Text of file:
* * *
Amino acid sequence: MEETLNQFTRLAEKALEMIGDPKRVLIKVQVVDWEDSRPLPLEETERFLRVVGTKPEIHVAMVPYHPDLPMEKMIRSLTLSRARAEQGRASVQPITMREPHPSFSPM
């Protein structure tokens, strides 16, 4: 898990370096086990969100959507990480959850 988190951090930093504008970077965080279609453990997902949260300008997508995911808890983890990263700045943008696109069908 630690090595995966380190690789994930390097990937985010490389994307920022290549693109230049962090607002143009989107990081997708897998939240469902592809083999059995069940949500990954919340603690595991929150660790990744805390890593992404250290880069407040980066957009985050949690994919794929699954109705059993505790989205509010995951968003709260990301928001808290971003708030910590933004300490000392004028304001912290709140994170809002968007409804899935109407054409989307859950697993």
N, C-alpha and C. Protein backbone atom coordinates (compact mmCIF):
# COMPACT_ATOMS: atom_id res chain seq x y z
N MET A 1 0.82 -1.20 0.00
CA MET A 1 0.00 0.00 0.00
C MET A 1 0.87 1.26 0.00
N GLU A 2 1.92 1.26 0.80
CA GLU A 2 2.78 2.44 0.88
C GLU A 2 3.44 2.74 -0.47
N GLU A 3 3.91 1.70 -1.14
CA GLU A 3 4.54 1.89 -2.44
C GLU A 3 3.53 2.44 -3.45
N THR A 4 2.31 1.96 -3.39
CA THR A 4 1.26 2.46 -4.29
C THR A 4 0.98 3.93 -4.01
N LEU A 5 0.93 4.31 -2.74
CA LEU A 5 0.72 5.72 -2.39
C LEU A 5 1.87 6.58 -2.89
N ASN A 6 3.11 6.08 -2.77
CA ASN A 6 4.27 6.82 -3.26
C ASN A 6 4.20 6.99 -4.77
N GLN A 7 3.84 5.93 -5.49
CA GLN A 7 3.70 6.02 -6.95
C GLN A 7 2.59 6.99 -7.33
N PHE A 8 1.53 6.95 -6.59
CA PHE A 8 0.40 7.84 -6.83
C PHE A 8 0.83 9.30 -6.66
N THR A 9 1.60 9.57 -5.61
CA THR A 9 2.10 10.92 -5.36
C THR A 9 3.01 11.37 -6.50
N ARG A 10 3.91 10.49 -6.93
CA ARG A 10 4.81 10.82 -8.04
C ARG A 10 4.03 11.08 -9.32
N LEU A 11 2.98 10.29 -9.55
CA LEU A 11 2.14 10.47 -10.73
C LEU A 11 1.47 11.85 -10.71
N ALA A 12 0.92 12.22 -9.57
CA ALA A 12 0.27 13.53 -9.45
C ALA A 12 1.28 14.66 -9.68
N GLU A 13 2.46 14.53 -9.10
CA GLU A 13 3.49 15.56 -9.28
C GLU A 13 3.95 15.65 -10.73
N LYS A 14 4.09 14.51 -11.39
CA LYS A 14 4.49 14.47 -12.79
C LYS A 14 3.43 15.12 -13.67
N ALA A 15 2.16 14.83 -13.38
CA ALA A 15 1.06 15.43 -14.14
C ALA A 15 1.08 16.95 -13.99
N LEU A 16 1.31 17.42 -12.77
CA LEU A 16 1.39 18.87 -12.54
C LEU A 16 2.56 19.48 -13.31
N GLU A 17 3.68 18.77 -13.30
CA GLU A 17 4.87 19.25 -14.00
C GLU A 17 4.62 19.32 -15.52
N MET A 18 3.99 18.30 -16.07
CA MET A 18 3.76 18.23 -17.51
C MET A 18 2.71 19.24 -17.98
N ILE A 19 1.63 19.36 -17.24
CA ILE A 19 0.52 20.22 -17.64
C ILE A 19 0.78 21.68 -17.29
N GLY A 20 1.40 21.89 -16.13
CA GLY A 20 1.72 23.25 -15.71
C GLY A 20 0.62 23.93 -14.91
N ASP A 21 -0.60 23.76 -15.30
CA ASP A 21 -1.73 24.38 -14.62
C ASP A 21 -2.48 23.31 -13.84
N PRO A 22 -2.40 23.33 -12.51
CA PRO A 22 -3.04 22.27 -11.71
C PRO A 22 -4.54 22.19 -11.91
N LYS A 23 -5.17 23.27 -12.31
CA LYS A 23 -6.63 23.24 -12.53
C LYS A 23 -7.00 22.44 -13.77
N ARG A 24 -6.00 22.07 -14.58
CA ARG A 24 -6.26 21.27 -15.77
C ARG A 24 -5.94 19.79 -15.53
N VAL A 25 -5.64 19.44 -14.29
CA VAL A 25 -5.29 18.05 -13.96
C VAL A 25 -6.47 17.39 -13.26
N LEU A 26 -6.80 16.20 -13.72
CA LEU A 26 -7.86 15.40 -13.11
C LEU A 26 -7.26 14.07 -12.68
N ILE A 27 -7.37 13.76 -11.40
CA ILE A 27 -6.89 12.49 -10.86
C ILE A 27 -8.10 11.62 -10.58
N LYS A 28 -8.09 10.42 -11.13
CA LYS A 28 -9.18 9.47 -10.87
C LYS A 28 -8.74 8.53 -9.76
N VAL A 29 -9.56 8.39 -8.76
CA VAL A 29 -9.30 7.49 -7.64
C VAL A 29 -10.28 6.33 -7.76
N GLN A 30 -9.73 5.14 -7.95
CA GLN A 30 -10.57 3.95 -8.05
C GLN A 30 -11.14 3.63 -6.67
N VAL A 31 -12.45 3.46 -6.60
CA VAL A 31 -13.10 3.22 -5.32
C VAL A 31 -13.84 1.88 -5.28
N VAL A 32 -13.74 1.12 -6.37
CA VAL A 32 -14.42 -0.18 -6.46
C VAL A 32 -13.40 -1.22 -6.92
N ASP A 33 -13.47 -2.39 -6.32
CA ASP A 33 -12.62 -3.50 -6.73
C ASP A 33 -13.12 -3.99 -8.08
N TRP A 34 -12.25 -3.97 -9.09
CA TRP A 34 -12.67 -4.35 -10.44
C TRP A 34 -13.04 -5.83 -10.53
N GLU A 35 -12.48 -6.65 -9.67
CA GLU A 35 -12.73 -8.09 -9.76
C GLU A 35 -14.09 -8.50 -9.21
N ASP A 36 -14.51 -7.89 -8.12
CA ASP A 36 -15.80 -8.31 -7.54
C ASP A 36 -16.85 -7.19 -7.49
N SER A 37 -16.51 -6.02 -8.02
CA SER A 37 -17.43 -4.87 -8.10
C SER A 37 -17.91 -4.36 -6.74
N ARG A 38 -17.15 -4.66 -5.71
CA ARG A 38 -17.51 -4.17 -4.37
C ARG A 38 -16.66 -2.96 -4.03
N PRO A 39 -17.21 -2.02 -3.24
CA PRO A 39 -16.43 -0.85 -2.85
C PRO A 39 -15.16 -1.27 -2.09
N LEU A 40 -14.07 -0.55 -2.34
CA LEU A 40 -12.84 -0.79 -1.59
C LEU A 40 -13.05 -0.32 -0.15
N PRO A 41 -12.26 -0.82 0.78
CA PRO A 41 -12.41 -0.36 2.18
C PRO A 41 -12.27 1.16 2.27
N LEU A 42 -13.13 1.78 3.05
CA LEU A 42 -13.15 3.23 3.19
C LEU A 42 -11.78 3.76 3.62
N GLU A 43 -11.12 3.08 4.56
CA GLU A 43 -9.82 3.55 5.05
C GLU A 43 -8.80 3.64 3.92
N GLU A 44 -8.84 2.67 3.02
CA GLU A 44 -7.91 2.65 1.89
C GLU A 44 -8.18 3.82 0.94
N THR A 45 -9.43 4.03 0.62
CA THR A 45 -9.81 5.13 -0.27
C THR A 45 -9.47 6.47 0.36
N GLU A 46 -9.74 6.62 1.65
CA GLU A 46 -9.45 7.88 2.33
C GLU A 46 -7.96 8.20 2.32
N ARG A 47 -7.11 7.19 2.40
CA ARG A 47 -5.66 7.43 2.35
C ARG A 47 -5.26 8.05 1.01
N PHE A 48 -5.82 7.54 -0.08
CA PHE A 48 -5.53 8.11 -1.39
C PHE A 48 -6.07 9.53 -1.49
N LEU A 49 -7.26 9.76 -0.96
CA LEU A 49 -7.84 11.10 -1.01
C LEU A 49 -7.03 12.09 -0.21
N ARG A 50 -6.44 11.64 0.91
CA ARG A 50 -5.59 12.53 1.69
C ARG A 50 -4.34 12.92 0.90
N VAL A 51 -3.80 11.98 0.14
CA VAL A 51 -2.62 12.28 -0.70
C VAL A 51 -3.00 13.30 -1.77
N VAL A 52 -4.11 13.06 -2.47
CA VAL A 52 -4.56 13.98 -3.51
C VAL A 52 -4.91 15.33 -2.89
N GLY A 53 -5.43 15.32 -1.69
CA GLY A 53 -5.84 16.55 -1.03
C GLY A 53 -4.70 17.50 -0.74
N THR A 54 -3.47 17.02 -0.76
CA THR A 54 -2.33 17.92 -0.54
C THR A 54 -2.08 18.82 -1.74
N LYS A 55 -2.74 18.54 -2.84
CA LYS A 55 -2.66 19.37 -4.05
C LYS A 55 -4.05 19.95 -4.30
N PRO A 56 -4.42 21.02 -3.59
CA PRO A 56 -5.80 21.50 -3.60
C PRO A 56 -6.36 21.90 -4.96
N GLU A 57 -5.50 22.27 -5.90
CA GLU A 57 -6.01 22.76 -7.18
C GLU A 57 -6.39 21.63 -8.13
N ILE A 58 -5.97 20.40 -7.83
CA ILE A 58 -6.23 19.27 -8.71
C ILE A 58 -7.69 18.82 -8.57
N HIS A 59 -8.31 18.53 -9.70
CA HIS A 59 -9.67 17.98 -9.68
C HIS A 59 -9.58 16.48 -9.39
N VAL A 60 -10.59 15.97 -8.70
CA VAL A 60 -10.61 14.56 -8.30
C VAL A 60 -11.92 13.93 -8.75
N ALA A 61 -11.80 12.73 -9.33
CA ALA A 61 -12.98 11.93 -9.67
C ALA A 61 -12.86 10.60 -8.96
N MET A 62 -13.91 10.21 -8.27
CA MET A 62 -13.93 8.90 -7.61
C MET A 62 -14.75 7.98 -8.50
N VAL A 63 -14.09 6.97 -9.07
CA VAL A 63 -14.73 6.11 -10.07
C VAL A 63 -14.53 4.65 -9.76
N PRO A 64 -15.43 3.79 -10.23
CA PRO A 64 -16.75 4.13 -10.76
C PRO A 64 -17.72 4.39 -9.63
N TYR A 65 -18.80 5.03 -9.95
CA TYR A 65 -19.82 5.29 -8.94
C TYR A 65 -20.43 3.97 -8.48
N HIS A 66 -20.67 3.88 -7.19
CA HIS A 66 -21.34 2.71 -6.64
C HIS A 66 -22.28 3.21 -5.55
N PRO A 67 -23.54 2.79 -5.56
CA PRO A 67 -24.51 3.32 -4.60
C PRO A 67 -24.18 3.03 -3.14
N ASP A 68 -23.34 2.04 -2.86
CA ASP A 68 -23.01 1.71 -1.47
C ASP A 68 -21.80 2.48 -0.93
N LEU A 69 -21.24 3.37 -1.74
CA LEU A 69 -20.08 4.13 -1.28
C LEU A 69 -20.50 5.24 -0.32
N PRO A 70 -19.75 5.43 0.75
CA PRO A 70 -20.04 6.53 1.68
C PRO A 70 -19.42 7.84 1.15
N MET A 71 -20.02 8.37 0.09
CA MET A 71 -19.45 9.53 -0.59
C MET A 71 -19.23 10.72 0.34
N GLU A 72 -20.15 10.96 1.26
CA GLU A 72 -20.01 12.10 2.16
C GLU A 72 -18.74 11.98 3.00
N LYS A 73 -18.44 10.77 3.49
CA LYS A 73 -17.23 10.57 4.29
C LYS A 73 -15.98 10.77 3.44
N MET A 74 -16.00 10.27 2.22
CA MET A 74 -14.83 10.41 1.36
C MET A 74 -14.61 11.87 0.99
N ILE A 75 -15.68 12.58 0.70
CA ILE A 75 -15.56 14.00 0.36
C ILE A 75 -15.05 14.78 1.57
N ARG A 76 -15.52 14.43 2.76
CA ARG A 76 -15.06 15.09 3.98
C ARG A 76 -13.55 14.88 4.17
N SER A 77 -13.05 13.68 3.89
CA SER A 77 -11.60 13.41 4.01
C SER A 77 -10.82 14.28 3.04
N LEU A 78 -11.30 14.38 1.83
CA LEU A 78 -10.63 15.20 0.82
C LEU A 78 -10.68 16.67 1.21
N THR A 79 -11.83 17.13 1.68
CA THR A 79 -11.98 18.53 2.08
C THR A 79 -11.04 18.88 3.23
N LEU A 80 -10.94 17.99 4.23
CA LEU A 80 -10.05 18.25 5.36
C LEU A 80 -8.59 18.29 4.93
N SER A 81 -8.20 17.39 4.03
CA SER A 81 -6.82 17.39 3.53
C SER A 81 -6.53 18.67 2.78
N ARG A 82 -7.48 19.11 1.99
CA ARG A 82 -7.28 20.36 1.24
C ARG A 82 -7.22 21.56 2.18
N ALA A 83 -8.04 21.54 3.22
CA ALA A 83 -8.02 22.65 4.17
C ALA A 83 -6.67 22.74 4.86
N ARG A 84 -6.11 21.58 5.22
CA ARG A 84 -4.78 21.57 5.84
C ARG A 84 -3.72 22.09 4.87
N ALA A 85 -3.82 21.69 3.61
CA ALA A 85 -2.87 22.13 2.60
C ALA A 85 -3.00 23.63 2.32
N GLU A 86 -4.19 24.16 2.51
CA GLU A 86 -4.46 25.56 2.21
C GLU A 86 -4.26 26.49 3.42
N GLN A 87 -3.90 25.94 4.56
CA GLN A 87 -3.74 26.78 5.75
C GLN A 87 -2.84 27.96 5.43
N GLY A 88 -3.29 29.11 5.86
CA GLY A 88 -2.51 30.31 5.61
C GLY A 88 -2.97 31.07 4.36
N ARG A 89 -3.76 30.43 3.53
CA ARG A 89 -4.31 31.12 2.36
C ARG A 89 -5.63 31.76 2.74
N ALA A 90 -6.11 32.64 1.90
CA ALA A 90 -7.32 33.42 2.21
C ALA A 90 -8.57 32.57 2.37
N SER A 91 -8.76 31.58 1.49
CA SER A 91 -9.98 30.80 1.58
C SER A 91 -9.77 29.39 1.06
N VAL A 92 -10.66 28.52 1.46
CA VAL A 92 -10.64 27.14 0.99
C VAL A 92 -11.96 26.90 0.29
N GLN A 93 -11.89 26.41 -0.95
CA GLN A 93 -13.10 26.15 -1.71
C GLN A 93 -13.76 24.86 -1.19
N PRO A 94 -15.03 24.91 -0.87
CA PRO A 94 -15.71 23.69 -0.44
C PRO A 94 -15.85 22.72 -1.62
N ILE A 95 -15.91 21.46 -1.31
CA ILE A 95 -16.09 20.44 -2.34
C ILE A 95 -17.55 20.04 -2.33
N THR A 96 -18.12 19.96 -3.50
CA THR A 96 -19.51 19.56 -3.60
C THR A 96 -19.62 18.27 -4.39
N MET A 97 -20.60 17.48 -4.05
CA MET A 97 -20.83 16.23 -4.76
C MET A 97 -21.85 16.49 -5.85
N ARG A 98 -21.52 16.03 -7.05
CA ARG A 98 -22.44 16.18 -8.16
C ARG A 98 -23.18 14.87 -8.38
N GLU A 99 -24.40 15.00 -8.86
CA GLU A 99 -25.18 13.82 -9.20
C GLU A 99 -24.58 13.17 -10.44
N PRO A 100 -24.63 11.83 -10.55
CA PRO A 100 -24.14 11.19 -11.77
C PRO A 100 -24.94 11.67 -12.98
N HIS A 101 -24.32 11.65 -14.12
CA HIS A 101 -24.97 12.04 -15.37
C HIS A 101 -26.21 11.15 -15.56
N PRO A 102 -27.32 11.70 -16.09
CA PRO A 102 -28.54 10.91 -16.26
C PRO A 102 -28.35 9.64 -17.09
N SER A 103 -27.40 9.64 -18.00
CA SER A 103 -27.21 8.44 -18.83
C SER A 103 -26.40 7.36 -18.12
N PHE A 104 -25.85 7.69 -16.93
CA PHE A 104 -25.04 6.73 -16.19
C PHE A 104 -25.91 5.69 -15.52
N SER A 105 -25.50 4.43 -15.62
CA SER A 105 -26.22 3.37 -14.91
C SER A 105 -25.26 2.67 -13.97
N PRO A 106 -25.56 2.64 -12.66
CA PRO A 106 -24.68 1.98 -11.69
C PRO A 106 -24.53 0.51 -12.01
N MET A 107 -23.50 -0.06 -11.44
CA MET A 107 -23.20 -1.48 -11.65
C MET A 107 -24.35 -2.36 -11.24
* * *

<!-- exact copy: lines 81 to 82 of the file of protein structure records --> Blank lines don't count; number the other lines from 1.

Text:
CA LEU A 26 -7.86 15.40 -13.11
C LEU A 26 -7.26 14.07 -12.68